Arctic Yearbook 2014 - Page 291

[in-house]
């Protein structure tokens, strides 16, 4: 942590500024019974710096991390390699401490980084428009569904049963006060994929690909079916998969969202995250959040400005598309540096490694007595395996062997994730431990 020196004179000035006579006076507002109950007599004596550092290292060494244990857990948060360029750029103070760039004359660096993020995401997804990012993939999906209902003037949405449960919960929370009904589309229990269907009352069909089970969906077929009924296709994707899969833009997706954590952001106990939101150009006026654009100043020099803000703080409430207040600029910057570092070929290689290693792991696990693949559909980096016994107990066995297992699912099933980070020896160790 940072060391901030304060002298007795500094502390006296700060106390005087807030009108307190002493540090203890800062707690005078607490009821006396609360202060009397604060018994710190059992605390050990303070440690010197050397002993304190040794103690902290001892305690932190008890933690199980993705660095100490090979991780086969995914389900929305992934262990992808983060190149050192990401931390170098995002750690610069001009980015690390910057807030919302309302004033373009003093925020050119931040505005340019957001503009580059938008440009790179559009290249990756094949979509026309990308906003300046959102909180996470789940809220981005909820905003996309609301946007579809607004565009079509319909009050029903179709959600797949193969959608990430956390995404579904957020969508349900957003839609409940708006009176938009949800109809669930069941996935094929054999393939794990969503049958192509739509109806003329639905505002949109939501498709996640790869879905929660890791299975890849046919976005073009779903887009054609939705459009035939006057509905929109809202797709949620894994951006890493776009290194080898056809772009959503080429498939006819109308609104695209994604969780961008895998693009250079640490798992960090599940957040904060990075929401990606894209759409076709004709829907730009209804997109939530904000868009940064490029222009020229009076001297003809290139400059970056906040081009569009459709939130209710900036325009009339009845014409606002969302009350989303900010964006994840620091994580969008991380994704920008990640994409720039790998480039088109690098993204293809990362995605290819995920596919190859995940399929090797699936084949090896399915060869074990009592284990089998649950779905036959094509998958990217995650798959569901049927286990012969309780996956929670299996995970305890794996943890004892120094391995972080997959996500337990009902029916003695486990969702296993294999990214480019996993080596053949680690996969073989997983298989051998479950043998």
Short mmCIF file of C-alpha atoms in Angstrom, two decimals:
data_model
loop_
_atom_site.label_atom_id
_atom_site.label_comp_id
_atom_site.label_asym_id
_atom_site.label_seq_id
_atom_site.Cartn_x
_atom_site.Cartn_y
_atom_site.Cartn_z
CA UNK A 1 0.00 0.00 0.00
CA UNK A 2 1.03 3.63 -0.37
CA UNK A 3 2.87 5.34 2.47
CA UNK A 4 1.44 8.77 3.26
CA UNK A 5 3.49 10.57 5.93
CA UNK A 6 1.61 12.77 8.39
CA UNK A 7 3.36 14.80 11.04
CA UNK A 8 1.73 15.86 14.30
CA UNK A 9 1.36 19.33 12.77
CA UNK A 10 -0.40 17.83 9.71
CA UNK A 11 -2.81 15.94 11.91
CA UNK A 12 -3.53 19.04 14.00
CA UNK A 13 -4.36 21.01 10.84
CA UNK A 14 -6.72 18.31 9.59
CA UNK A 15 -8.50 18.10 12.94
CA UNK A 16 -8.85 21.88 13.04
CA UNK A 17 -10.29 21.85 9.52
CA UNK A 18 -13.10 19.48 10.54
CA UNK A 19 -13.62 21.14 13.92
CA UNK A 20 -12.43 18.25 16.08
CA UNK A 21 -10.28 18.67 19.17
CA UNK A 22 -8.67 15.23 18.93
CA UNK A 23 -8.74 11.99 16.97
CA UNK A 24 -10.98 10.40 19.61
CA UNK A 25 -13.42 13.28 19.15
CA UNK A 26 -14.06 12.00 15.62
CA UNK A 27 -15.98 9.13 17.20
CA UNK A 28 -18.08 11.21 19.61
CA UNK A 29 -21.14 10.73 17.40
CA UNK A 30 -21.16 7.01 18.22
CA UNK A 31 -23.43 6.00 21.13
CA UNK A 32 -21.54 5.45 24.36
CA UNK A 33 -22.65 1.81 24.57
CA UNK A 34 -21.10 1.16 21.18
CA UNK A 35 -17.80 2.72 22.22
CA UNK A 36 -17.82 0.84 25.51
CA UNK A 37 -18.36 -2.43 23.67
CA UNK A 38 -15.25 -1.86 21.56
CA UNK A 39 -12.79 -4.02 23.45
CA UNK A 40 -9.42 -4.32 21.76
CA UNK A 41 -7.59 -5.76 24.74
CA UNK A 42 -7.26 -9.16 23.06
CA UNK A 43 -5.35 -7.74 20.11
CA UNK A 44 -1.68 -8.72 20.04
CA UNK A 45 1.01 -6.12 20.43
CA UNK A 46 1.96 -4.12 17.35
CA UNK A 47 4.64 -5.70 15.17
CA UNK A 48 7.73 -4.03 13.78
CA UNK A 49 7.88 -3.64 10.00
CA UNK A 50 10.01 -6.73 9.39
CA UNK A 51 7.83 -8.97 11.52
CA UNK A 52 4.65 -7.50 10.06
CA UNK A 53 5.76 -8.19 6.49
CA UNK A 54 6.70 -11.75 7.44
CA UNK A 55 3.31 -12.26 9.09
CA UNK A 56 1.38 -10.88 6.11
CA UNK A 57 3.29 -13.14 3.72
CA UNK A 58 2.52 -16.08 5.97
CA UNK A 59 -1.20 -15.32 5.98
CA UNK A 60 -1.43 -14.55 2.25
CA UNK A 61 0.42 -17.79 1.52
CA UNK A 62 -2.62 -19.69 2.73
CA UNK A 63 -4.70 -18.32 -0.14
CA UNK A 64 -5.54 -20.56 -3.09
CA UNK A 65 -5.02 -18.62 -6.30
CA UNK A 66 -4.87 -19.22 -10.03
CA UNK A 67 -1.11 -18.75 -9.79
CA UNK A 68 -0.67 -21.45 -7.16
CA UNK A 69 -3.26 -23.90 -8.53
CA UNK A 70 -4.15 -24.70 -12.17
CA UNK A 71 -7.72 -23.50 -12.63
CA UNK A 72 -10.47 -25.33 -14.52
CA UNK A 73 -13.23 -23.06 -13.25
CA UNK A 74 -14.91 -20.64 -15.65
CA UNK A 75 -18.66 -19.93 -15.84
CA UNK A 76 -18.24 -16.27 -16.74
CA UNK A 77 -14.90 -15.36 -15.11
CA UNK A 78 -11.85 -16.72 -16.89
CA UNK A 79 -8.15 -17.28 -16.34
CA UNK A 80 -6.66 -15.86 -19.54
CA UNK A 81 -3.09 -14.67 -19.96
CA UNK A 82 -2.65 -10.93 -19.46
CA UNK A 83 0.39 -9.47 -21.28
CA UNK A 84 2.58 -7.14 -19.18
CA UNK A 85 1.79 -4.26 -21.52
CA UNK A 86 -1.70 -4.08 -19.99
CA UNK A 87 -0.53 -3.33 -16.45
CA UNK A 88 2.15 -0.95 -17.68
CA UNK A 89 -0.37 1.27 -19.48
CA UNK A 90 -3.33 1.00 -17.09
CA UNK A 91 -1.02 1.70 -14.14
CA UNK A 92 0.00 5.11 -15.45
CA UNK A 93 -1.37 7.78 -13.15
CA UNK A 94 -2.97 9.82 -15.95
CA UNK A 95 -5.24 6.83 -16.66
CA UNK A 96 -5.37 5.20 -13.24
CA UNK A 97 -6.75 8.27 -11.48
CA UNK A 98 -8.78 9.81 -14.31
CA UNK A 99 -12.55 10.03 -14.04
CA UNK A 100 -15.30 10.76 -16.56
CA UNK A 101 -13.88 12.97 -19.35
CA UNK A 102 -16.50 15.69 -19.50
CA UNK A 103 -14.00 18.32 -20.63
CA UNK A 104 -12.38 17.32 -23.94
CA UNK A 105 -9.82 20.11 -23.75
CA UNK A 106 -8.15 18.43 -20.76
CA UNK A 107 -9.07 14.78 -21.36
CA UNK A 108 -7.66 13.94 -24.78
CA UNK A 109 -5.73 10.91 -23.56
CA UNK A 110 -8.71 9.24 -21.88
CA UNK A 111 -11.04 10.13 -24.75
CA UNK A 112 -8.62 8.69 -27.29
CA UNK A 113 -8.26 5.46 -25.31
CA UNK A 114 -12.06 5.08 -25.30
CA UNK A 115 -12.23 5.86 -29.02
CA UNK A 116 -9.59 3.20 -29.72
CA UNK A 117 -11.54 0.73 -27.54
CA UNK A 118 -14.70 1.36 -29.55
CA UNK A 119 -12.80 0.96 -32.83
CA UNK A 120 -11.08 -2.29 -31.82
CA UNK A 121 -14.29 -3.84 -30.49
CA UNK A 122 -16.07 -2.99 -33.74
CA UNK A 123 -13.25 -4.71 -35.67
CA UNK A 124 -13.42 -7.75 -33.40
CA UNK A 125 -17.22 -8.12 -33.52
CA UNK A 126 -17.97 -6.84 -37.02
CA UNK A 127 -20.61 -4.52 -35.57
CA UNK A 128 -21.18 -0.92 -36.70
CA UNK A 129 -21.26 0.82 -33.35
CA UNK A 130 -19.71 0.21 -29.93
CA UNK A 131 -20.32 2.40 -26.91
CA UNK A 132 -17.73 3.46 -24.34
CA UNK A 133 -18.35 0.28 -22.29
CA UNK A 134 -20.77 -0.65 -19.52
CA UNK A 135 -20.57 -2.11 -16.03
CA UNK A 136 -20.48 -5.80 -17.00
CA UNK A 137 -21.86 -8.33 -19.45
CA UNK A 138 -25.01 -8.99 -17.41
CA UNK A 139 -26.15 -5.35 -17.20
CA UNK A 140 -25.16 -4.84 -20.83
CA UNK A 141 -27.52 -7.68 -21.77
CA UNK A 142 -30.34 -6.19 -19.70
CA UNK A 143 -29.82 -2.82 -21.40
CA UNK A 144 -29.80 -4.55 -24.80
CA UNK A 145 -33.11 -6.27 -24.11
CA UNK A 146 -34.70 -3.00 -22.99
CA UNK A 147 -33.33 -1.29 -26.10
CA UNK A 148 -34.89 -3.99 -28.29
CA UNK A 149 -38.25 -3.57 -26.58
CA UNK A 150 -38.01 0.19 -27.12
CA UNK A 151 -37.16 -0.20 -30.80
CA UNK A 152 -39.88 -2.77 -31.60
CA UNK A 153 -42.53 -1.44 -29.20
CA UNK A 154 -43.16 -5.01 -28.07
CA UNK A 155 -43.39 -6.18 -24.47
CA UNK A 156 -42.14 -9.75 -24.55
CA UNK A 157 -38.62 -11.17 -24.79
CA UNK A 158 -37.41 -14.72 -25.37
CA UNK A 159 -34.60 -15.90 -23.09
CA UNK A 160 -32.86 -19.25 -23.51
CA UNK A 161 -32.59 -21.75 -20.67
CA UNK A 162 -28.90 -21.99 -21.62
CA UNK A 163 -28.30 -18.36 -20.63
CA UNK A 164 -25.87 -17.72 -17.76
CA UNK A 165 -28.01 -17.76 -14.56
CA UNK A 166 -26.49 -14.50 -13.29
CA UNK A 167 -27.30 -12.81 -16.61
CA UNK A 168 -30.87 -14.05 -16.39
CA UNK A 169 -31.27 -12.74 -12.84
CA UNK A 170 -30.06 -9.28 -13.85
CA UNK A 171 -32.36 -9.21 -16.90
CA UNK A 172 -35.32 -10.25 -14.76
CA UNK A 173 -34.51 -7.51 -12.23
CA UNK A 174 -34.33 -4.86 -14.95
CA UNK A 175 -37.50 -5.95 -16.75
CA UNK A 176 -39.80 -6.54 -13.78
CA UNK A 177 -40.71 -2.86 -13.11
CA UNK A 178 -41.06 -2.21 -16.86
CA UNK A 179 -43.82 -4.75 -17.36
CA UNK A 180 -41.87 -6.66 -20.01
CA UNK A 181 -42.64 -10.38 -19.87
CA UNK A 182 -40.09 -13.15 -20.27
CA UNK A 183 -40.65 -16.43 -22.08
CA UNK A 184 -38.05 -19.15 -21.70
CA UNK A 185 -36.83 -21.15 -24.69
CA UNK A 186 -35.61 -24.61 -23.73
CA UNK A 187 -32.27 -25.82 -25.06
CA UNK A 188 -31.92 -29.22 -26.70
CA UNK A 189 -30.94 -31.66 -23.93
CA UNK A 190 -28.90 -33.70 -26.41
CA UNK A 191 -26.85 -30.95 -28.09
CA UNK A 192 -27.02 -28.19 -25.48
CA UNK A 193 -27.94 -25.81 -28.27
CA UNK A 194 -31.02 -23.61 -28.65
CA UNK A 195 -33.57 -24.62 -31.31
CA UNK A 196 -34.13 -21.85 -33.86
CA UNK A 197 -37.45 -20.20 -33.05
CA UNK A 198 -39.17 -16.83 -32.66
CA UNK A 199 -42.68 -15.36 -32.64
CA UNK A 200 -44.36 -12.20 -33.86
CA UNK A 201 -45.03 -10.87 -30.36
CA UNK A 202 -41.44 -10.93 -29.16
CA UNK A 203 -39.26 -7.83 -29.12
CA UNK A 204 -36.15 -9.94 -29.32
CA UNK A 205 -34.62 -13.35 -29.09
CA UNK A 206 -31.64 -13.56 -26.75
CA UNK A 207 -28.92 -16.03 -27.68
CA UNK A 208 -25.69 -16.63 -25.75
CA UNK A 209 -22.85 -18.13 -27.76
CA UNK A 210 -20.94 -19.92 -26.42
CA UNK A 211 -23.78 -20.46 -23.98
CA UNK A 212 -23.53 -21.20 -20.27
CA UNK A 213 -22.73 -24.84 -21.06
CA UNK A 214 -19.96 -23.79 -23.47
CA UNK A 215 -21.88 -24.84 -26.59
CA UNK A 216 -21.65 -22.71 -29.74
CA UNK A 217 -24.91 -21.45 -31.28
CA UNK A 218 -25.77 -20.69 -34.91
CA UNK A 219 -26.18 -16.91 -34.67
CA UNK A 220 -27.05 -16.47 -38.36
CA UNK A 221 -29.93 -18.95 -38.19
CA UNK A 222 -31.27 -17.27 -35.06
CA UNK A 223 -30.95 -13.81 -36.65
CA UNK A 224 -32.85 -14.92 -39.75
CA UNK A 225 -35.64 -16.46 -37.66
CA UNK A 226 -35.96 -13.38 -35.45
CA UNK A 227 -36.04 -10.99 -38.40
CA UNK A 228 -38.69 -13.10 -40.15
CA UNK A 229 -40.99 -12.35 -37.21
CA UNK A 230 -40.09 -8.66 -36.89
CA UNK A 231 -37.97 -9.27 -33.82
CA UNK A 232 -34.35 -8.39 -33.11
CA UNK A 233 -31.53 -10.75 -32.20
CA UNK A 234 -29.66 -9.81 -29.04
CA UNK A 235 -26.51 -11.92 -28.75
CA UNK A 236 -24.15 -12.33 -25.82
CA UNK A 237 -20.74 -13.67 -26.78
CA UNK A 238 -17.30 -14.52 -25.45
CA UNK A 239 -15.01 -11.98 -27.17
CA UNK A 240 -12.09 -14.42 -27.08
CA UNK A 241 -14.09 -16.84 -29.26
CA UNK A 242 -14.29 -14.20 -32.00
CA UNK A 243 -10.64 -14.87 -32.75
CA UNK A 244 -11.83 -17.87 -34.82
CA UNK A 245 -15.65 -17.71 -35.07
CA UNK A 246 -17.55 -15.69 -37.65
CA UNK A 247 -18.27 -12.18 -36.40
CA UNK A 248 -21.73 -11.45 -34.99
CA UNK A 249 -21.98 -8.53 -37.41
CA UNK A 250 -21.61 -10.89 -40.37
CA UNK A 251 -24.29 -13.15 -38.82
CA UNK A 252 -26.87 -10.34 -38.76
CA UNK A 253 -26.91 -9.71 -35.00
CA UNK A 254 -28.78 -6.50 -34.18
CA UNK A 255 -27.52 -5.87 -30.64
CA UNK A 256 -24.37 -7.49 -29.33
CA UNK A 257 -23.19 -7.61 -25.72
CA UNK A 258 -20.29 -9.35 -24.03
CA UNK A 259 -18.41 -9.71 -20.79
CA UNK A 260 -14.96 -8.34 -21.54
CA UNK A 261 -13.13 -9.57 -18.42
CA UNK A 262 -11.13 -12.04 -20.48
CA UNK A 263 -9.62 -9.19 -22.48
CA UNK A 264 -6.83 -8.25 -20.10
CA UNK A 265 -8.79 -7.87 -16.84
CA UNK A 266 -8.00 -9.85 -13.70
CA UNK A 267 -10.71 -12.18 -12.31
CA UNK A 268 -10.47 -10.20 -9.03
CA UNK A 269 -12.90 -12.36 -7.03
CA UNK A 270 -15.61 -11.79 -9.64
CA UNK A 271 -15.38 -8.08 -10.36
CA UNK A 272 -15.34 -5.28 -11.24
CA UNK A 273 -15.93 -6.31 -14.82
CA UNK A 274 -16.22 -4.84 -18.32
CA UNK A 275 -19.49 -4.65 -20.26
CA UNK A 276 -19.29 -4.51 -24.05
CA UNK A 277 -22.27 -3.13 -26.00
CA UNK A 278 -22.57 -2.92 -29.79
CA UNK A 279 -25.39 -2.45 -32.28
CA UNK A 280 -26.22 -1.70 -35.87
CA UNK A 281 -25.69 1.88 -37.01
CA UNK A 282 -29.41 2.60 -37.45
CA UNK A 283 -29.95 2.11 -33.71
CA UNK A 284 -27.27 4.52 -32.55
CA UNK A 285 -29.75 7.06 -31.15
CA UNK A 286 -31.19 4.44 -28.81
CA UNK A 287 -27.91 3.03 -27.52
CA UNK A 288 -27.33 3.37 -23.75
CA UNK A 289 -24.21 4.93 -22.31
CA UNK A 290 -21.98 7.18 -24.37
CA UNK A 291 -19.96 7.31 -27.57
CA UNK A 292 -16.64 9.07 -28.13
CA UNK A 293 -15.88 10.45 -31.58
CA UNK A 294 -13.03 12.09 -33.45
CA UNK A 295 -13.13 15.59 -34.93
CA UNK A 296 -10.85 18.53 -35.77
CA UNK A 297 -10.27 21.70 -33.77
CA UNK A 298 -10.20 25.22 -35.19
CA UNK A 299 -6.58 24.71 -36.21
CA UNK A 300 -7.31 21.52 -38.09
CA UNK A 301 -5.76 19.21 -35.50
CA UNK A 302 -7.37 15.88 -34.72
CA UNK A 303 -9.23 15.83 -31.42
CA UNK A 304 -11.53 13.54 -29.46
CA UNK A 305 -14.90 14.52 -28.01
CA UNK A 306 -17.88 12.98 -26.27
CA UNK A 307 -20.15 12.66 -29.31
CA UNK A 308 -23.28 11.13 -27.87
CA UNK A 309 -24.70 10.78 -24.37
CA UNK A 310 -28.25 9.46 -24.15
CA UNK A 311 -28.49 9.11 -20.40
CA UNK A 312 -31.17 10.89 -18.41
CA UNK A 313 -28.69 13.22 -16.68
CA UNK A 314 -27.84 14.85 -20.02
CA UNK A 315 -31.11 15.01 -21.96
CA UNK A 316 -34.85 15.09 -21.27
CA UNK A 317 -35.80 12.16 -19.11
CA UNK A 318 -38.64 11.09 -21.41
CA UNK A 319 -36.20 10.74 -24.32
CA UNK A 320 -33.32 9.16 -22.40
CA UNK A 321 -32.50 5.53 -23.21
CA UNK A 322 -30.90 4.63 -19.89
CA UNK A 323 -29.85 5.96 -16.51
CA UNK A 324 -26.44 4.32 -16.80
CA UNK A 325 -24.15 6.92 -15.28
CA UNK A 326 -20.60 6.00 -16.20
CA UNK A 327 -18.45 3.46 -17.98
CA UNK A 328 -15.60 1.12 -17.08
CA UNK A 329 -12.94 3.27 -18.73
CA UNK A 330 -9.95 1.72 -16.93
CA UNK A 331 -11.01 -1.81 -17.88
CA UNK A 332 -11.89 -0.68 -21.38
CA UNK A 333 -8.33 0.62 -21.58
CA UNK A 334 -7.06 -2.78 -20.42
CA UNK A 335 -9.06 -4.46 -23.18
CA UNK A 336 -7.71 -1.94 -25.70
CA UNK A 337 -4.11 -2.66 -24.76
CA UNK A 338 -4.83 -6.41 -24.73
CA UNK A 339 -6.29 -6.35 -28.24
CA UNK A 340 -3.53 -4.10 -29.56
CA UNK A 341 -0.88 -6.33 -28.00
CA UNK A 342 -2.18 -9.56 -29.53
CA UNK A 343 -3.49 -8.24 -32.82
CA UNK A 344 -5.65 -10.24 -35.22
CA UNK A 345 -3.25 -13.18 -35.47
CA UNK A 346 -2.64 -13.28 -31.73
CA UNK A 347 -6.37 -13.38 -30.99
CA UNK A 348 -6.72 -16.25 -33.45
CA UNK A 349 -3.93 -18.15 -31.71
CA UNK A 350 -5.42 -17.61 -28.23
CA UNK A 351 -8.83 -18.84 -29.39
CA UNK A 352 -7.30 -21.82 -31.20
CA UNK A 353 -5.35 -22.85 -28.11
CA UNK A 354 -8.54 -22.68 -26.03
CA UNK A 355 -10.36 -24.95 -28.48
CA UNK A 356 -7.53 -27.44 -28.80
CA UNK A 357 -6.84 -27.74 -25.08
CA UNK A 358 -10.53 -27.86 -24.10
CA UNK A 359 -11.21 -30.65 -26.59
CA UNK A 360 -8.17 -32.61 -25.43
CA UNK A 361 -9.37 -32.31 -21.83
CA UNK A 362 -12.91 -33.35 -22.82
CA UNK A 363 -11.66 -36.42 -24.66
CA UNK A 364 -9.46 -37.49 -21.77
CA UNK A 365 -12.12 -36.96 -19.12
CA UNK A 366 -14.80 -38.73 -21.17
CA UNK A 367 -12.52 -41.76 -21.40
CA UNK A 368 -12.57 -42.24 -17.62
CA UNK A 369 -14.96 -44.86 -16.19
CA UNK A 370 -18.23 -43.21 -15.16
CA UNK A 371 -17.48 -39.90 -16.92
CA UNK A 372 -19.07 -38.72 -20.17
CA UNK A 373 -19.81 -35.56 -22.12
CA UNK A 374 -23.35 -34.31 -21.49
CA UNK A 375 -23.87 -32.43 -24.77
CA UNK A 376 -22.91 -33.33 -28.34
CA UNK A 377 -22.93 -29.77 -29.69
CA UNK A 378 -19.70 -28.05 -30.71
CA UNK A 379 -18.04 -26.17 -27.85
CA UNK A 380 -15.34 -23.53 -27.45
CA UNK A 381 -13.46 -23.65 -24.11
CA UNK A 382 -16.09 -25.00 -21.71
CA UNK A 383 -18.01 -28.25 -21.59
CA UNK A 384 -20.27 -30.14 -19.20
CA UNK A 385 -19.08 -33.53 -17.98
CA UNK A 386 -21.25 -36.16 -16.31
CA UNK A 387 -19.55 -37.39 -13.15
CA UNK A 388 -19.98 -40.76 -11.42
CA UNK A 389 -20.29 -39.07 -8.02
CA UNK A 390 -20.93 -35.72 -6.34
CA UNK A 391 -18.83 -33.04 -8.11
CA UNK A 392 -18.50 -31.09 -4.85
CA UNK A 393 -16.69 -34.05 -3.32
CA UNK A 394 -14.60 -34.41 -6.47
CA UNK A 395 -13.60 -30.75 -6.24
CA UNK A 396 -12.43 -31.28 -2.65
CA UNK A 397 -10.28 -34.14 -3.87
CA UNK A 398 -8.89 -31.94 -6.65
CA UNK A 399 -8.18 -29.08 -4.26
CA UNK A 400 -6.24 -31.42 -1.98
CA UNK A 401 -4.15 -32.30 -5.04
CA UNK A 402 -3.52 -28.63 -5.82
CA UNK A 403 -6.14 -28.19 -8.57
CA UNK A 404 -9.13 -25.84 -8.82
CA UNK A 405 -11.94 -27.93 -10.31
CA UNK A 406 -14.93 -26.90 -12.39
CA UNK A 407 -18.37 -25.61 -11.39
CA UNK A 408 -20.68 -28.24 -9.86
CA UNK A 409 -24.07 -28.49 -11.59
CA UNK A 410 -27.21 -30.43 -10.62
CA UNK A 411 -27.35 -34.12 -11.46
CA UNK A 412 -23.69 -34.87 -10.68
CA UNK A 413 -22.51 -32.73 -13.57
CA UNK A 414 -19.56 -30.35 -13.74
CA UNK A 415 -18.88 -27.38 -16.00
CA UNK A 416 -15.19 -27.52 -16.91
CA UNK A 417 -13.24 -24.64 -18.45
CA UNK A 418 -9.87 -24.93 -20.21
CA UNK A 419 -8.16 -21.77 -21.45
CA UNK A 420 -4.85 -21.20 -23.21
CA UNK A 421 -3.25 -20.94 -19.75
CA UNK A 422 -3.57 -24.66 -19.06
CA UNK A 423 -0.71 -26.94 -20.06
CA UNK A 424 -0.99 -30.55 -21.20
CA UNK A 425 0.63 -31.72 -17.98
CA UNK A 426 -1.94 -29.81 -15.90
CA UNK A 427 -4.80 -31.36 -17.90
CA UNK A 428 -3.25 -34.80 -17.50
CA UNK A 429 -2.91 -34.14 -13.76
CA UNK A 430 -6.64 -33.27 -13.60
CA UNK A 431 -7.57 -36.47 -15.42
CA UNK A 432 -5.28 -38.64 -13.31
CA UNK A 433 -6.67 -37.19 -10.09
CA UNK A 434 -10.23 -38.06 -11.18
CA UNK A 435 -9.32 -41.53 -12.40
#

291 Arctic Yearbook 2014 All of Alaska, Canada north of 60°N together with northern Québec (Nunavik) and Labrador (Nunatsiavut), all of Greenland, the Faroe Islands, and Iceland and the northernmost counties of Norway (Nordland, Troms, Finnmark and Svalbard), Sweden (Västerbotten and Norrbotten) and Finland (Lapland)…(and in Russia) the Murmansk Oblast, the Nenets, Yamalo-Nenets, Taimyr, and Chukotka autonomous okrugs, Vorkuta City in the Komi Republic, Norilsk and Igsrka in Krasnoyarsky Kray, and those parts of the Sakha Republic whose boundaries lie closest to the Arctic Circle (Stefansson Arctic Institute 2004: 17-18). Beyond its geographical scope, it is common that Arctic tourism is characterized as remote and difficult to access (although this is not true across the entire Circumpolar North); as beset by human capital issues (e.g., lack of trained staff, or even a population large enough to handle the task); and as occurring in fragile natural and cultural environments. More so than most other destinations worldwide, Arctic tourism has strong seasonality due to the extreme variations in daylight hours, but winter tourism appears to be a growing phenomenon (Müller 2011). In the past decade there has been significant scholarly research on tourism in the Arctic. The International Polar Tourism Research Network (IPTRN; see http://iptrn.rmf.is/) has produced three recent publications from their community-embedded conferences (see Grenier & Müller 2011; Müller, Lundmark & Lemelin 2013; Lemelin, Maher & Liggett 2013). This network is complimentary to the University of the Arctic’s Thematic Network on Northern Tourism. Through these two networks, as well as many other means, scholars have dealt with a number of segments of the sector including: the peripheral realities (Müller & Jansson 2007); unique sub-sectors such as cruise tourism (Lück, Maher & Stewart 2010); and the inherent interconnectivity of environmental changes afoot (Hall & Saarinen 2010; Maher, Stewart & Lück 2011). From the socio-cultural perspective, Indigenous tourism has emerged as a significant dimension of Arctic tourism (Butler & Hinch 2007; Viken and Granås 2014). In addition, industry groups such as the Association of Arctic Expedition Cruise Operators (AECO; see http://www.aeco.no) provide excellent sub-sector oversight in some r Y